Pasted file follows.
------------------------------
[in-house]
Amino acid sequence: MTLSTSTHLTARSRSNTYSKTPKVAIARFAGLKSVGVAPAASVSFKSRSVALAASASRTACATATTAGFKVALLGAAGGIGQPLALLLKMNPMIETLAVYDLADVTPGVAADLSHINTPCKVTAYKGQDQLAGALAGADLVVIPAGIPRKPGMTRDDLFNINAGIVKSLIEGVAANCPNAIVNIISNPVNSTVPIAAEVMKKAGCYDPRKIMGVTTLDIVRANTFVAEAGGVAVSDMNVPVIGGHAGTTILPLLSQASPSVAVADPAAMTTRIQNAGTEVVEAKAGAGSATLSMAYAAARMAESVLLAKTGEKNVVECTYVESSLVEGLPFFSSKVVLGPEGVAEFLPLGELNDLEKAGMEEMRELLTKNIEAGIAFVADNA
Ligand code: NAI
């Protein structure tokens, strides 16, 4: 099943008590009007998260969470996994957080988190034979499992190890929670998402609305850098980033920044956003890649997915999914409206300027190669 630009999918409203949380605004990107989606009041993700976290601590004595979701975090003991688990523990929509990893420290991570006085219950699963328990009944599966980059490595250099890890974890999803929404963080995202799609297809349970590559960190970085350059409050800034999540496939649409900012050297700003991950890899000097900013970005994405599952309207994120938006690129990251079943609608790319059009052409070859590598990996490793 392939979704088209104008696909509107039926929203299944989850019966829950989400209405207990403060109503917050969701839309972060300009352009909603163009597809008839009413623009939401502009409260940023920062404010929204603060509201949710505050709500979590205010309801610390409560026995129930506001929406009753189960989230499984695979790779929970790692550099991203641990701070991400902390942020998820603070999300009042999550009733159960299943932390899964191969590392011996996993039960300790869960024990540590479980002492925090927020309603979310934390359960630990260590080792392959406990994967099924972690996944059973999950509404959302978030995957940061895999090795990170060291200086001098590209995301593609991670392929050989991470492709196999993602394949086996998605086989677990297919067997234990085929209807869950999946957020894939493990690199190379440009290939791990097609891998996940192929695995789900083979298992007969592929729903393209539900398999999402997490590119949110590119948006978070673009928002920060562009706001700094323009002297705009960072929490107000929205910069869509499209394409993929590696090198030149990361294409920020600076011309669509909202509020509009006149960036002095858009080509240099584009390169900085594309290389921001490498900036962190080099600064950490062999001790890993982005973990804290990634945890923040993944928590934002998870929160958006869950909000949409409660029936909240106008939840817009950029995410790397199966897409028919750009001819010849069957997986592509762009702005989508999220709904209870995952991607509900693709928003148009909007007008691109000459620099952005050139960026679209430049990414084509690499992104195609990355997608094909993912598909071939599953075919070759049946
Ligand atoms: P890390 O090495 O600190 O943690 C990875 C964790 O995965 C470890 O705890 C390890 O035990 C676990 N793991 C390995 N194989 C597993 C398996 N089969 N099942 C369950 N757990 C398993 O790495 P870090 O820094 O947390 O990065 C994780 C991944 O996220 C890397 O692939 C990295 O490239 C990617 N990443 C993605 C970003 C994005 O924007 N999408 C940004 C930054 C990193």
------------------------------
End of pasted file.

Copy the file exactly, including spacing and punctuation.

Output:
[in-house]
Amino acid sequence: MTLSTSTHLTARSRSNTYSKTPKVAIARFAGLKSVGVAPAASVSFKSRSVALAASASRTACATATTAGFKVALLGAAGGIGQPLALLLKMNPMIETLAVYDLADVTPGVAADLSHINTPCKVTAYKGQDQLAGALAGADLVVIPAGIPRKPGMTRDDLFNINAGIVKSLIEGVAANCPNAIVNIISNPVNSTVPIAAEVMKKAGCYDPRKIMGVTTLDIVRANTFVAEAGGVAVSDMNVPVIGGHAGTTILPLLSQASPSVAVADPAAMTTRIQNAGTEVVEAKAGAGSATLSMAYAAARMAESVLLAKTGEKNVVECTYVESSLVEGLPFFSSKVVLGPEGVAEFLPLGELNDLEKAGMEEMRELLTKNIEAGIAFVADNA
Ligand code: NAI
């Protein structure tokens, strides 16, 4: 099943008590009007998260969470996994957080988190034979499992190890929670998402609305850098980033920044956003890649997915999914409206300027190669 630009999918409203949380605004990107989606009041993700976290601590004595979701975090003991688990523990929509990893420290991570006085219950699963328990009944599966980059490595250099890890974890999803929404963080995202799609297809349970590559960190970085350059409050800034999540496939649409900012050297700003991950890899000097900013970005994405599952309207994120938006690129990251079943609608790319059009052409070859590598990996490793 392939979704088209104008696909509107039926929203299944989850019966829950989400209405207990403060109503917050969701839309972060300009352009909603163009597809008839009413623009939401502009409260940023920062404010929204603060509201949710505050709500979590205010309801610390409560026995129930506001929406009753189960989230499984695979790779929970790692550099991203641990701070991400902390942020998820603070999300009042999550009733159960299943932390899964191969590392011996996993039960300790869960024990540590479980002492925090927020309603979310934390359960630990260590080792392959406990994967099924972690996944059973999950509404959302978030995957940061895999090795990170060291200086001098590209995301593609991670392929050989991470492709196999993602394949086996998605086989677990297919067997234990085929209807869950999946957020894939493990690199190379440009290939791990097609891998996940192929695995789900083979298992007969592929729903393209539900398999999402997490590119949110590119948006978070673009928002920060562009706001700094323009002297705009960072929490107000929205910069869509499209394409993929590696090198030149990361294409920020600076011309669509909202509020509009006149960036002095858009080509240099584009390169900085594309290389921001490498900036962190080099600064950490062999001790890993982005973990804290990634945890923040993944928590934002998870929160958006869950909000949409409660029936909240106008939840817009950029995410790397199966897409028919750009001819010849069957997986592509762009702005989508999220709904209870995952991607509900693709928003148009909007007008691109000459620099952005050139960026679209430049990414084509690499992104195609990355997608094909993912598909071939599953075919070759049946
Ligand atoms: P890390 O090495 O600190 O943690 C990875 C964790 O995965 C470890 O705890 C390890 O035990 C676990 N793991 C390995 N194989 C597993 C398996 N089969 N099942 C369950 N757990 C398993 O790495 P870090 O820094 O947390 O990065 C994780 C991944 O996220 C890397 O692939 C990295 O490239 C990617 N990443 C993605 C970003 C994005 O924007 N999408 C940004 C930054 C990193």